Wednesday, 29 June 2016

Financial position of the United States

The financial position of the United States includes assets of at least $269.6 trillion (1576% of GDP) and debts of $145.8 trillion (852% of GDP) to produce a net worth of at least $123.8 trillion (723% of GDP) as of Q1 2014.

The U.S. increased the ratio of public and private debt from 152% GDP in 1980 to peak at 296% GDP in 2008, before falling to 279% GDP by Q2 2011. The 2009-2011 decline was due to foreclosures and increased rates of household saving. There were significant declines in debt to GDP in each sector except the government, which ran large deficits to offset deleveraging or debt reduction in other sectors.

As of 2009, there was $50.7 trillion of debt owed by US households, businesses, and governments, representing more than 3.5 times the annual gross domestic product of the United States. As of the first quarter of 2010, domestic financial assets totaled $131 trillion and domestic financial liabilities $106 trillion. Tangible assets in 2008 (such as real estate and equipment) for selected sectors totaled an additional $56.3 trillion.

Economist Martin Wolf explained in July 2012 that government fiscal balance is one of three major financial sectoral balances in the U.S. economy, the others being the foreign financial sector and the private financial sector. The sum of the surpluses or deficits across these three sectors must be zero by definition. In the U.S., a foreign financial surplus (or capital surplus) exists because capital is imported (net) to fund the trade deficit. Further, there is a private sector financial surplus due to household savings exceeding business investment. By definition, there must therefore exist a government budget deficit so all three net to zero. The government sector includes federal, state and local. For example, the government budget deficit in 2011 was approximately 10% GDP (8.6% GDP of which was federal), offsetting a capital surplus of 4% GDP and a private sector surplus of 6% GDP.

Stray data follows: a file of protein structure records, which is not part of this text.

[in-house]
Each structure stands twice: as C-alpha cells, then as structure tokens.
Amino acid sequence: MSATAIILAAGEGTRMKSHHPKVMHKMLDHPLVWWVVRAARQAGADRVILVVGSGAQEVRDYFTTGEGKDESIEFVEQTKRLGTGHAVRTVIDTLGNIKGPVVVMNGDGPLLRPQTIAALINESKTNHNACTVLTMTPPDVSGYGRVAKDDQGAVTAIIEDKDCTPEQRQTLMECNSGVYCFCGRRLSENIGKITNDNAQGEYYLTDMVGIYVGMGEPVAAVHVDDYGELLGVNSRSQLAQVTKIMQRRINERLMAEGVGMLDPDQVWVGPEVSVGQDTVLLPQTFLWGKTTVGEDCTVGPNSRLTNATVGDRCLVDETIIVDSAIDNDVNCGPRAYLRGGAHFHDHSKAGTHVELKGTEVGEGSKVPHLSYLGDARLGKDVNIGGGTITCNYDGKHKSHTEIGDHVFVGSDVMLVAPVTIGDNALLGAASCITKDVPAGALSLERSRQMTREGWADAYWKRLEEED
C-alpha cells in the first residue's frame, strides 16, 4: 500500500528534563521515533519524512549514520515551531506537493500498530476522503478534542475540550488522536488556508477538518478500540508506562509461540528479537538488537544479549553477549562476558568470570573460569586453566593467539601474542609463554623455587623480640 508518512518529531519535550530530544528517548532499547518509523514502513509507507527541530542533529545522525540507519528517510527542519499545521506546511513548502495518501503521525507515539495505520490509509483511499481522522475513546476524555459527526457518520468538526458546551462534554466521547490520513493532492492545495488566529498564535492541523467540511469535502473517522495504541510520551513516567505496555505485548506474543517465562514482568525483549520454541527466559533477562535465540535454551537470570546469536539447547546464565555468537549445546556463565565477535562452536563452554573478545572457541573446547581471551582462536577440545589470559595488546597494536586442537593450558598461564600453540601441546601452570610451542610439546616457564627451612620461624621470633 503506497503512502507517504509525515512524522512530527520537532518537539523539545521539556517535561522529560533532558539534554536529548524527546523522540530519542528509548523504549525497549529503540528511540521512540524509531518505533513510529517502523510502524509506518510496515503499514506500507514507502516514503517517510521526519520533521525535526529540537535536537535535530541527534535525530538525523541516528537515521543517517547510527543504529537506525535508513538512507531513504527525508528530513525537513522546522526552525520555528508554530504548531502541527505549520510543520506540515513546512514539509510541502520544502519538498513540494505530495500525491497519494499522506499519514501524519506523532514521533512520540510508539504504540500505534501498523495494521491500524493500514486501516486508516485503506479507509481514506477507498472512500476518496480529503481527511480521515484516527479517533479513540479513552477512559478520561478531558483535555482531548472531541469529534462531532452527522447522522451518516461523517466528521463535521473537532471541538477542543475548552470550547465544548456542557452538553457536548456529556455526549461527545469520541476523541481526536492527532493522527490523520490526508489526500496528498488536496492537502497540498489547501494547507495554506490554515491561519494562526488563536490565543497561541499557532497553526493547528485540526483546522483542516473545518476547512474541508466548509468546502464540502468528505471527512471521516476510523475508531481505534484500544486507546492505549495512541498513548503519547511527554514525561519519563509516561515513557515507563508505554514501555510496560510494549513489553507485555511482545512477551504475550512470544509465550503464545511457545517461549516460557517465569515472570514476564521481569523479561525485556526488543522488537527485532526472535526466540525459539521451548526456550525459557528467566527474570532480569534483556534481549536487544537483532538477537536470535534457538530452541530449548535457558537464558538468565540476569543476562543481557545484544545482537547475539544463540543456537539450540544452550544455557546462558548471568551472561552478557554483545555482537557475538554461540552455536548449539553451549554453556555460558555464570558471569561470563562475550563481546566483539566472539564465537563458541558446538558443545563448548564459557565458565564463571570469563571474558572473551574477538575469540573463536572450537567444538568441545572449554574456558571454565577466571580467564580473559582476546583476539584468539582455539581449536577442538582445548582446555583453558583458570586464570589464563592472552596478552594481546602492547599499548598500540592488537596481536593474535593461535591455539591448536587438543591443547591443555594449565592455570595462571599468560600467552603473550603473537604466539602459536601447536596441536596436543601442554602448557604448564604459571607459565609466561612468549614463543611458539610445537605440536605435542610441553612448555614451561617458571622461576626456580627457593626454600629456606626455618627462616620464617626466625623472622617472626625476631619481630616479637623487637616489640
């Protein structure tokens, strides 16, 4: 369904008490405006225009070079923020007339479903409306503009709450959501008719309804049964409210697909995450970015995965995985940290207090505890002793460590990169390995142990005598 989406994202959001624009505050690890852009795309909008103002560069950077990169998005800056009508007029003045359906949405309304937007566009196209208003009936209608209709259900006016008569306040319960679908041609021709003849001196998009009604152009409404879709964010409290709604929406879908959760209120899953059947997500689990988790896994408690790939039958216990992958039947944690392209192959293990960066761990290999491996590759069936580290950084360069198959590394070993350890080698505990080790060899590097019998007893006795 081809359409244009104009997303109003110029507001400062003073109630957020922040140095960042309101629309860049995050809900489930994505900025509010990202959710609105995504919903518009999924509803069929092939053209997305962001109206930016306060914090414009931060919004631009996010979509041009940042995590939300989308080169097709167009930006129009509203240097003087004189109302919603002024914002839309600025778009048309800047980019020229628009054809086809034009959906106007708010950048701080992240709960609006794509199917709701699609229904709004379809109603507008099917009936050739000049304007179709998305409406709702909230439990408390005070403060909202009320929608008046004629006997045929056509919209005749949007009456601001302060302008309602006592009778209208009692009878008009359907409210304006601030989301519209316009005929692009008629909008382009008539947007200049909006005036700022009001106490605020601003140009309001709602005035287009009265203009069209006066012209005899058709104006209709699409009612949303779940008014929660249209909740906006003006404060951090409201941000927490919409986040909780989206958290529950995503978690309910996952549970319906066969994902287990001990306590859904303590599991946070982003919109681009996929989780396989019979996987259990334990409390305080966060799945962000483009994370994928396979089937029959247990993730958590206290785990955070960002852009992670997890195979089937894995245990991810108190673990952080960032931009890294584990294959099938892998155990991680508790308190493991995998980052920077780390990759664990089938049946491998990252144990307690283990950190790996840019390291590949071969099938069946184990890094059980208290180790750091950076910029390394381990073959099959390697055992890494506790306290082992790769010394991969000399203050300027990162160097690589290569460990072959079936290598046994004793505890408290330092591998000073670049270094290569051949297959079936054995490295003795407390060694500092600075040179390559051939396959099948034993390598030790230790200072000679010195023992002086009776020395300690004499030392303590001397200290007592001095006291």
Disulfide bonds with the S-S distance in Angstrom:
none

Wolf argued that the sudden shift in the private sector from deficit to surplus forced the government balance into deficit, writing: "The financial balance of the private sector shifted towards surplus by the almost unbelievable cumulative total of 11.2 per cent of gross domestic product between the third quarter of 2007 and the second quarter of 2009, which was when the financial deficit of US government (federal and state) reached its peak...No fiscal policy changes explain the collapse into massive fiscal deficit between 2007 and 2009, because there was none of any importance. The collapse is explained by the massive shift of the private sector from financial deficit into surplus or, in other words, from boom to bust."

Economist Paul Krugman also explained in December 2011 the causes of the sizable shift from private deficit to surplus: "This huge move into surplus reflects the end of the housing bubble, a sharp rise in household saving, and a slump in business investment due to lack of customers."

No comments: